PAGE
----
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About five years ago a close friend of mine had a prophylactic double mastectomy to lower her extremely high genetic risk of developing breast cancer, which had killed her mother. She begged me to keep the operations a secret: she didn't want to worry her two young daughters.
Today, in a New York Times opinion piece that is about as out-there and open as it gets, 37-year-old actress and activist Angelina Jolie, who carries the BRCA1 gene which greatly elevates her risk of breast and ovarian cancer, writes that she recently had her breasts surgically removed to lower that risk.
On April 27, I finished the three months of medical procedures that the mastectomies involved. During that time I have been able to keep this private and to carry on with my work.
But I am writing about it now because I hope that other women can benefit from my experience. Cancer is still a word that strikes fear into people’s hearts, producing a deep sense of powerlessness. But today it is possible to find out through a blood test whether you are highly susceptible to breast and ovarian cancer, and then take action.
My own process began on Feb. 2 with a procedure known as a “nipple delay,” which rules out disease in the breast ducts behind the nipple and draws extra blood flow to the area. This causes some pain and a lot of bruising, but it increases the chance of saving the nipple.
Two weeks later I had the major surgery, where the breast tissue is removed and temporary fillers are put in place. The operation can take eight hours. You wake up with drain tubes and expanders in your breasts. It does feel like a scene out of a science-fiction film. But days after surgery you can be back to a normal life.
Nine weeks later, the final surgery is completed with the reconstruction of the breasts with an implant. There have been many advances in this procedure in the last few years, and the results can be beautiful.
I wanted to write this to tell other women that the decision to have a mastectomy was not easy. But it is one I am very happy that I made. My chances of developing breast cancer have dropped from 87 percent to under 5 percent. I can tell my children that they don’t need to fear they will lose me to breast cancer.
Jolie's mother died of cancer at age 56 and Jolie writes that she didn't want to put her own kids through that kind of pain if possible. That this highly public figure offers such intimate details about her body and her breasts may be a sign that the taboos around cancer are dwindling. ("On a personal note," Jolie writes, "I do not feel any less of a woman. I feel empowered that I made a strong choice that in no way diminishes my femininity.")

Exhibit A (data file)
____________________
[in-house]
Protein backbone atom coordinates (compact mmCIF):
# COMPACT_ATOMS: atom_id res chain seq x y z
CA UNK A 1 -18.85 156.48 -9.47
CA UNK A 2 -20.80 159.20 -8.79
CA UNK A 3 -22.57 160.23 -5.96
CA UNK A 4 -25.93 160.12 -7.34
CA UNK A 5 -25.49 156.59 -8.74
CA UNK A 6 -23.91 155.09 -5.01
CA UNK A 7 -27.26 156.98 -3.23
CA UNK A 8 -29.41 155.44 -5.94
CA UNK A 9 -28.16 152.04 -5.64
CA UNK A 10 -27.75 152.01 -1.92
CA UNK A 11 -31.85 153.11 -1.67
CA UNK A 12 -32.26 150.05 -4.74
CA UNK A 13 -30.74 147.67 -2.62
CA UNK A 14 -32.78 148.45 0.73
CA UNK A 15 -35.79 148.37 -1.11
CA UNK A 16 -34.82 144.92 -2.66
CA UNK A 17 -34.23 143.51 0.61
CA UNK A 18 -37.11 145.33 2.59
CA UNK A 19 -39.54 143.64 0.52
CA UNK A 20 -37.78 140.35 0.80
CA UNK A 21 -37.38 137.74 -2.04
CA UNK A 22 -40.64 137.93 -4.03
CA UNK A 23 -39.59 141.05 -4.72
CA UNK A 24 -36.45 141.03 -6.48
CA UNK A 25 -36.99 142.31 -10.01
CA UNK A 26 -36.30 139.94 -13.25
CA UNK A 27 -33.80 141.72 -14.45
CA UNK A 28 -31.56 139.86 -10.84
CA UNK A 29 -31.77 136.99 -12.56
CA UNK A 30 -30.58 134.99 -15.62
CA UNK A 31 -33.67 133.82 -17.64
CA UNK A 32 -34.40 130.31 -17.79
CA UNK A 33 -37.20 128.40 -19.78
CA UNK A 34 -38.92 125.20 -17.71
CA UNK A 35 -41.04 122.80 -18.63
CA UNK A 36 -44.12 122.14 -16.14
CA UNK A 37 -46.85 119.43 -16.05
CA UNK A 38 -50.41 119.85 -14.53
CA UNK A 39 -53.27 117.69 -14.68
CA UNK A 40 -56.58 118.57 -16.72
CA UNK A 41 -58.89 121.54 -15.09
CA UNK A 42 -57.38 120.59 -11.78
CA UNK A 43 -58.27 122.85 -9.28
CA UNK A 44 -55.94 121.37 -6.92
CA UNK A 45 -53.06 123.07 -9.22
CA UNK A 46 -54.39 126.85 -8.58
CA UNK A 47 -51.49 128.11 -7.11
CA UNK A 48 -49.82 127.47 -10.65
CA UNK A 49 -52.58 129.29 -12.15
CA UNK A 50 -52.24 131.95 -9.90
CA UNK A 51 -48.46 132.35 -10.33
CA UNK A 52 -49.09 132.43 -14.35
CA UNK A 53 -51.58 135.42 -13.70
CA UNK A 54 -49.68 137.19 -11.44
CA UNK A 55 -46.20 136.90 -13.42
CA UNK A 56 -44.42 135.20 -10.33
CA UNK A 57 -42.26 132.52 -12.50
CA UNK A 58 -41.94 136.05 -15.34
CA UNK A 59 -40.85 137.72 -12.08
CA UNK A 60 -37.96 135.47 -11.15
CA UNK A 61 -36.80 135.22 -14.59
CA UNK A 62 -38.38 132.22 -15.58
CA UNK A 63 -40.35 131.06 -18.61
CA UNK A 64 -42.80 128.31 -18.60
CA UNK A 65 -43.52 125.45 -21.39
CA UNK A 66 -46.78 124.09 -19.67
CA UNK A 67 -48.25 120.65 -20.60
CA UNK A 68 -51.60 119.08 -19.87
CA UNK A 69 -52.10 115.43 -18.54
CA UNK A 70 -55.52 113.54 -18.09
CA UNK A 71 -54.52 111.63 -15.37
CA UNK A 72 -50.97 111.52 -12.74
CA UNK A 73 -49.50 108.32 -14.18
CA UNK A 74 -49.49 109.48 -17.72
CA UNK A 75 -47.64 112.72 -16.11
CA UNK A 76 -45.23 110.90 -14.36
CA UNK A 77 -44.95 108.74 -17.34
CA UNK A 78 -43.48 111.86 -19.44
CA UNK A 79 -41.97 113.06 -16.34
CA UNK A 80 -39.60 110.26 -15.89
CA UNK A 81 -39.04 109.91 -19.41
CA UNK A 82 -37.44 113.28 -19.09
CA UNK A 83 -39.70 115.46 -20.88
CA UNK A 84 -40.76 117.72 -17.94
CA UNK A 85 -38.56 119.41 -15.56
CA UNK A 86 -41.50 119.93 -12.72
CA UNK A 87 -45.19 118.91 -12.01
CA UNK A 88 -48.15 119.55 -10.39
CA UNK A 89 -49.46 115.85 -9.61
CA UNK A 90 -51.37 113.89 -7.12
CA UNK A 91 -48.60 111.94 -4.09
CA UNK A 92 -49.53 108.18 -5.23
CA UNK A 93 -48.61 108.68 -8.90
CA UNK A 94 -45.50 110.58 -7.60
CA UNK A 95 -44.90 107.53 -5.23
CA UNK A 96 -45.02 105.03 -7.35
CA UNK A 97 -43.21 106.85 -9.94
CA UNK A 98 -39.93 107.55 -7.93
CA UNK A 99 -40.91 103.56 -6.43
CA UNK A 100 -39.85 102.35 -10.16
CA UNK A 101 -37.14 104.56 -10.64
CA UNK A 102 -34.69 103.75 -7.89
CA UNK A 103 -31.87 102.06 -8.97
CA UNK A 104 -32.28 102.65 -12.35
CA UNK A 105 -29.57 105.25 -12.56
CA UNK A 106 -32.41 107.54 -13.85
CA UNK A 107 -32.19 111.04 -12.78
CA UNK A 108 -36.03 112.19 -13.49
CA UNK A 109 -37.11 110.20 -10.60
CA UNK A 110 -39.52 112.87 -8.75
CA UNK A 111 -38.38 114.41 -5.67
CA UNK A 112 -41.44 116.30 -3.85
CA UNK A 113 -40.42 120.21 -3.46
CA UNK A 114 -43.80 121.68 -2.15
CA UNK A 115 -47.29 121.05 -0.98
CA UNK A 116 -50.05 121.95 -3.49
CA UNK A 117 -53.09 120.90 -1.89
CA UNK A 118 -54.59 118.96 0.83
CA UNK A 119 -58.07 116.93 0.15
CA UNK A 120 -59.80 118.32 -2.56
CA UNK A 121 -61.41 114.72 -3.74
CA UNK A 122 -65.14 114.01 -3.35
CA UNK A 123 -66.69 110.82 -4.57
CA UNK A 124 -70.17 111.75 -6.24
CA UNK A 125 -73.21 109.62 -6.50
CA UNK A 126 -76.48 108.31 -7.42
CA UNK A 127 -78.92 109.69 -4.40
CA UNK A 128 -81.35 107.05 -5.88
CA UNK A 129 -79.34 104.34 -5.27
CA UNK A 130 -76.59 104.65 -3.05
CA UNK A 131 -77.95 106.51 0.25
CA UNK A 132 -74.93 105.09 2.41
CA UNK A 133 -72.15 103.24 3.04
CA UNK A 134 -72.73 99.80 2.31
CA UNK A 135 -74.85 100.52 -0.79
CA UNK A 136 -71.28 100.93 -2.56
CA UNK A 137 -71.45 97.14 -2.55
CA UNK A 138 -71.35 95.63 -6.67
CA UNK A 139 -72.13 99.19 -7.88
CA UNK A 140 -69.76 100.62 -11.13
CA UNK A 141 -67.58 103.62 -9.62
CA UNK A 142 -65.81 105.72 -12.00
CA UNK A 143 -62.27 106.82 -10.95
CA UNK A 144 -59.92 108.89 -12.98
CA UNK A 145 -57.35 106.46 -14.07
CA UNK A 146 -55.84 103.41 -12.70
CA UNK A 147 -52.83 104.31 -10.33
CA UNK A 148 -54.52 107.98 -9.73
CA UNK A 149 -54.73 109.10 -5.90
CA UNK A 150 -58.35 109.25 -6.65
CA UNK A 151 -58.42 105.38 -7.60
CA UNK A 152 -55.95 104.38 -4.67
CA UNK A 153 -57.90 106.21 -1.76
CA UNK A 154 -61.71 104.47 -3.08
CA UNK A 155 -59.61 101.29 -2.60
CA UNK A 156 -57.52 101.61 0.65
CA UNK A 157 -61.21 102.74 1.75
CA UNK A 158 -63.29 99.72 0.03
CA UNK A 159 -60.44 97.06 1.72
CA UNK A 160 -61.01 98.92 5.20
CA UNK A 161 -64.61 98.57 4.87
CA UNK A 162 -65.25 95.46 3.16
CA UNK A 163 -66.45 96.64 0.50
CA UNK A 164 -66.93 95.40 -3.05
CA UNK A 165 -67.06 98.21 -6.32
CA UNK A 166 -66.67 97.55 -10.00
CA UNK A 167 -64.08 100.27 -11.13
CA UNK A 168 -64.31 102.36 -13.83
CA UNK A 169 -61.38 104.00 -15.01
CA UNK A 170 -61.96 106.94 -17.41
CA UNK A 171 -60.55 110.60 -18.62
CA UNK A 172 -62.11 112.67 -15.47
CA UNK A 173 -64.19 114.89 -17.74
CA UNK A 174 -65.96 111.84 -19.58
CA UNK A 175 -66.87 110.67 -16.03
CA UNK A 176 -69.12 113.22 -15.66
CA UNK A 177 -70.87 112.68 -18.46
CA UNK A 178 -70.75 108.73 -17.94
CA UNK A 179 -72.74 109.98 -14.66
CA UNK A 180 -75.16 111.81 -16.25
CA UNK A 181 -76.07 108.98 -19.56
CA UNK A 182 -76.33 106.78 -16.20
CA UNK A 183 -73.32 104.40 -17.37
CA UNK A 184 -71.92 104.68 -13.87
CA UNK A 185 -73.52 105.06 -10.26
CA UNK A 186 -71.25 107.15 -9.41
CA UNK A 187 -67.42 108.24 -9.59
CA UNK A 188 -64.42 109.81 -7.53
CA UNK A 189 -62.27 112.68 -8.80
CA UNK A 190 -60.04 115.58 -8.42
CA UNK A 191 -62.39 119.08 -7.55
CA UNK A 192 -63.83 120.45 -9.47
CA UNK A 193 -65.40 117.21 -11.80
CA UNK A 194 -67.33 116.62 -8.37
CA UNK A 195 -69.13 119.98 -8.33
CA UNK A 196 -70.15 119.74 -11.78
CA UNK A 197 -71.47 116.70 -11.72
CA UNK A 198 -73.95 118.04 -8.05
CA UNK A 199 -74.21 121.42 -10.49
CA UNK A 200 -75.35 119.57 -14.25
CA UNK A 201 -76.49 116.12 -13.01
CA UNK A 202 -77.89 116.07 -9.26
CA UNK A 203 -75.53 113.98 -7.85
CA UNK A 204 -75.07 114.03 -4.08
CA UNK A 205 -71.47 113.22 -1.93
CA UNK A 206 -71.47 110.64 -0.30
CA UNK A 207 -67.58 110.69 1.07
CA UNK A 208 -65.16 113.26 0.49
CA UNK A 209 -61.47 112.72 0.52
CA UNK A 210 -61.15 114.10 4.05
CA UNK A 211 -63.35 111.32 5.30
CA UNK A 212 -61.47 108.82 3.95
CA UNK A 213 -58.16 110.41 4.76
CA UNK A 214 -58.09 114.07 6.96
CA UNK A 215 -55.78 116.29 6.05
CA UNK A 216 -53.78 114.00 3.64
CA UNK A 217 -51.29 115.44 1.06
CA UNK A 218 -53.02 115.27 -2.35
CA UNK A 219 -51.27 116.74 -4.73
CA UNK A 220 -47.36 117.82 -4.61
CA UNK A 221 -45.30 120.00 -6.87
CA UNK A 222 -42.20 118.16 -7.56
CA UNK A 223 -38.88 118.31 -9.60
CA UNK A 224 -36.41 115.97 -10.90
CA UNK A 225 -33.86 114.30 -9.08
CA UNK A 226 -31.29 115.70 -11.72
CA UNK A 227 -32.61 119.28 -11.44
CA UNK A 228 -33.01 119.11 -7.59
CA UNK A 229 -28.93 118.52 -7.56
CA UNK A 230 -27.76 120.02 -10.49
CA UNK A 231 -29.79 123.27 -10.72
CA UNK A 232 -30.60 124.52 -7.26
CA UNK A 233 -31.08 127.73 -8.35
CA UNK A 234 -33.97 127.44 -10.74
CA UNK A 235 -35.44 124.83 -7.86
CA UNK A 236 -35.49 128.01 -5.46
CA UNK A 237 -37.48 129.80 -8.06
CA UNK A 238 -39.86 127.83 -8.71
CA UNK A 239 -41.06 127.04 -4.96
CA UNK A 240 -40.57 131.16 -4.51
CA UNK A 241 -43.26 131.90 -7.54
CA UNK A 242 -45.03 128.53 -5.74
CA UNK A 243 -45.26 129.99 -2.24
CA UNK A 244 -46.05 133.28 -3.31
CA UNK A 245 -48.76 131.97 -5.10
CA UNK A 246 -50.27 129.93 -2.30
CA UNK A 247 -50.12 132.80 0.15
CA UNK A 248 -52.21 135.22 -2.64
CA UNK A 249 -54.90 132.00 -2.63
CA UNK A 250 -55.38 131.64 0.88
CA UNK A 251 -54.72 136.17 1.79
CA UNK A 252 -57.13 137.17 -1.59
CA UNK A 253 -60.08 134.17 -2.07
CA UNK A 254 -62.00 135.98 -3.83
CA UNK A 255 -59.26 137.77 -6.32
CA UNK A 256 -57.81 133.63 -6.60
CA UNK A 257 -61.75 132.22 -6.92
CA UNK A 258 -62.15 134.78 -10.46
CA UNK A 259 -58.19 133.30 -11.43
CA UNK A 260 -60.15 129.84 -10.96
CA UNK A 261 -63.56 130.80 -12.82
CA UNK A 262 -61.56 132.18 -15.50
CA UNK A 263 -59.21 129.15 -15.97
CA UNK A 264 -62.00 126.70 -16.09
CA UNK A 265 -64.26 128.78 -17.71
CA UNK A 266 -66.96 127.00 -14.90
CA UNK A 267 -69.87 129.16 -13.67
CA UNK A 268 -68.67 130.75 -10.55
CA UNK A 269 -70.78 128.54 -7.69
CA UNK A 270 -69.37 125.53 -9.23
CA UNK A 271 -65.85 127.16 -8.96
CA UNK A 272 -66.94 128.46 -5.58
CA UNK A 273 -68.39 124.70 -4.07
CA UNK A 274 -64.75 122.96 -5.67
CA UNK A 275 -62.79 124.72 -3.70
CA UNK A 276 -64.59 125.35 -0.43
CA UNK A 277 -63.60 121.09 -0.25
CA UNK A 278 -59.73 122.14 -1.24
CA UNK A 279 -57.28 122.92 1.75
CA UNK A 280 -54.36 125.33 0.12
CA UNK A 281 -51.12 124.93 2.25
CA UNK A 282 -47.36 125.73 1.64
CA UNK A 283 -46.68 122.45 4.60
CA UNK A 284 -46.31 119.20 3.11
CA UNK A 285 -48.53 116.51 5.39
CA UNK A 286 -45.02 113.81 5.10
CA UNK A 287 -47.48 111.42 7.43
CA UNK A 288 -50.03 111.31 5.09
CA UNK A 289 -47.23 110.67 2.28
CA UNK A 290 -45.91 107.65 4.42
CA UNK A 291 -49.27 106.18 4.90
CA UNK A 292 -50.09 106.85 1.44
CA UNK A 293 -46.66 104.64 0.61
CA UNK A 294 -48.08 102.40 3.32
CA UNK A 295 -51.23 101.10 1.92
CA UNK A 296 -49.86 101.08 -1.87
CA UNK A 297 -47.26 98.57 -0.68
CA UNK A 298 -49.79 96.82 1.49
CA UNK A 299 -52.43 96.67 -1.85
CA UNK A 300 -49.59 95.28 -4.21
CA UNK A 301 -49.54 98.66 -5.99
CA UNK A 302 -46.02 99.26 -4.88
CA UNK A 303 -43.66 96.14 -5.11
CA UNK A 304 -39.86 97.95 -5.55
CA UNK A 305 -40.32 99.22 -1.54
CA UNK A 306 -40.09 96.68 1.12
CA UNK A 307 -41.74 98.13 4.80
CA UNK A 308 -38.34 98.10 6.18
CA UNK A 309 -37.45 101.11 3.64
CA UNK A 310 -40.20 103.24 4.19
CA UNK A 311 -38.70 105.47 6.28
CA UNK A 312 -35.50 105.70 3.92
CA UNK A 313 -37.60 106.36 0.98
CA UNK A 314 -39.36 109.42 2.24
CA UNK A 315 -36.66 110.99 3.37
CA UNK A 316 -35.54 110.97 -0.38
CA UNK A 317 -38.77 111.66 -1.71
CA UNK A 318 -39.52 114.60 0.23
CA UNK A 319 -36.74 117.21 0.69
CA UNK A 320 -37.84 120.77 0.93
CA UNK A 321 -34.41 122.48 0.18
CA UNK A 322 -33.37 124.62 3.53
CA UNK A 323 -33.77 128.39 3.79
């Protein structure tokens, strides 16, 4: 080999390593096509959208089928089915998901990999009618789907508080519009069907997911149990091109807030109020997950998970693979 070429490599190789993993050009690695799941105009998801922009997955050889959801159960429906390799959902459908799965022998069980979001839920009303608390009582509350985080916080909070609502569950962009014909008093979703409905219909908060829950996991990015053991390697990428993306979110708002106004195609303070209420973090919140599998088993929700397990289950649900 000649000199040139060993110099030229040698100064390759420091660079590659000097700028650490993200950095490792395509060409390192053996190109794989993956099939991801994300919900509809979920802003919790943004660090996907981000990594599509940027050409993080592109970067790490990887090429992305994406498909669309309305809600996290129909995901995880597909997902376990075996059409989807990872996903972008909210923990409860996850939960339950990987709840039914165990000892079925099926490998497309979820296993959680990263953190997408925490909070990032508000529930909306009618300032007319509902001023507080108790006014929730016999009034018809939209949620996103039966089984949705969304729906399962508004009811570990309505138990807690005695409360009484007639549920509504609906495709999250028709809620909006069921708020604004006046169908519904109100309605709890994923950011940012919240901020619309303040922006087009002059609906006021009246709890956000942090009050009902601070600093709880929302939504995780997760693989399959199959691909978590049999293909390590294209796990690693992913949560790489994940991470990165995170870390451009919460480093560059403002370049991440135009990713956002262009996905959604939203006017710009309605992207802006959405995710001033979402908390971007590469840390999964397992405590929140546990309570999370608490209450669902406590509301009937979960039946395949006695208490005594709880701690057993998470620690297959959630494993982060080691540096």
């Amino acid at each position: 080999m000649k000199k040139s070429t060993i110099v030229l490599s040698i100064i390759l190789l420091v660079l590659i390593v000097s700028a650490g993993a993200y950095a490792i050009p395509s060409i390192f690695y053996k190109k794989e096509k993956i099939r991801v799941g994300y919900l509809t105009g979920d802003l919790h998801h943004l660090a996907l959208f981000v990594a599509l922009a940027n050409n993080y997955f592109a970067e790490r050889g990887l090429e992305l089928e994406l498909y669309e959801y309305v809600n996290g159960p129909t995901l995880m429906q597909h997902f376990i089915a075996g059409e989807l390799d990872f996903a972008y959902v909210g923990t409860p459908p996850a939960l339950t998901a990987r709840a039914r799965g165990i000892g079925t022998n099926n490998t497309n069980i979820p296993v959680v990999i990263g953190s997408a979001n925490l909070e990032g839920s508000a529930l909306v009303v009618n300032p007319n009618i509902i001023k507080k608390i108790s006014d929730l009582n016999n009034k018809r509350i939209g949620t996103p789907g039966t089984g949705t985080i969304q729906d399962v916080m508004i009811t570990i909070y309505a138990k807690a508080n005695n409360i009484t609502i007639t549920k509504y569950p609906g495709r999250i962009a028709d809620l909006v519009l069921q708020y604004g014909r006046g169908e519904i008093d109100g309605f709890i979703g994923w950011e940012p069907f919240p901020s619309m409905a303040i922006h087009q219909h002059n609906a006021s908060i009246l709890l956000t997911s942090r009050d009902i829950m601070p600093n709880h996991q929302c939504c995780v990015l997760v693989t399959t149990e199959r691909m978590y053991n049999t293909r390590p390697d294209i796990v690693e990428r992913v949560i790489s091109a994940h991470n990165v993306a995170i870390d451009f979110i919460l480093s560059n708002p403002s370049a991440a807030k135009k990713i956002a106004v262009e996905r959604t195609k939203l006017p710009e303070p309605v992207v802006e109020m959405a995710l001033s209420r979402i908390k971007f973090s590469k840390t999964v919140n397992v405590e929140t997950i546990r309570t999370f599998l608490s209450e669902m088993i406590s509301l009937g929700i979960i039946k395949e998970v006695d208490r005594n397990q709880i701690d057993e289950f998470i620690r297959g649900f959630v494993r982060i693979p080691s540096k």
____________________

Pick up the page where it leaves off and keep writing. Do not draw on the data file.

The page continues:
Sharon Bober, a clinical psychologist and director of the Dana-Farber Cancer Institute’s Sexual Health Program, who counsels many women who have had similar surgeries, said in an email that Jolie's honesty is truly refreshing:
One thing that strikes me is how times have changed - not that many years ago BRCA carriers would be worried about insurance being dropped, stigma, judgement, ("you are removing healthy breasts?? What are you crazy??") and now this too is out of the closet.
Until there are more effective ways to actually prevent cancer in mutation carriers, prophylactic surgery is overwhelming the best way of significantly lowering risk. Many BRCA carriers do NOT have surgery in part because of the stigma and largely because they are worried about the "side effects" of preventive surgeries. I work extensively in the world of BRCA and those women often feel uncomfortable talking about their experience because unlike women who "have cancer," they only have a genetic mutation (which meanwhile feels like a Damocles' sword). Unless all of this gets talked about in an open and honest way, many of their concerns cannot get addressed and women are likely opting out of potentially life-saving surgery. Bravo Angelina Jolie.
Nina Manolson, a health and nutrition coach in Somerville, Mass., had a prophylactic double mastectomy five years ago after discovering she was a BRCA1 carrier. (The surgery was covered by insurance, by the way.) She told me she was impressed by Jolie's disclosure because "the more clear information there is out there about cancer and specifically BRCA the more lives can be saved...I also appreciate that Angelina Jolie included alternative approaches in her treatment plan. She didn't eschew the medical model or alternatives. She embraces both." Manolson added:
I especially appreciate when someone like Angelina Jolie, who is held up in the public spotlight speaks her truth. Because she has such a large platform she'll probably reach and educate more people in a day about BRCA than the medical community has in the last 10 years.
NPR's story on Jolie's news includes more data on the effectiveness of this type of preventive surgery.
Salon has a smart piece on why Jolie's surgery may not be right for all women confronting the same genetic reality.
And The Boston Globe tracks the celebrity Twitter response to Jolie's disclosures today.
Readers please comment! Have you had this surgery? What do you think of Jolie coming out on this? We want to hear your thoughts.
This program aired on May 14, 2013. The audio for this program is not available.
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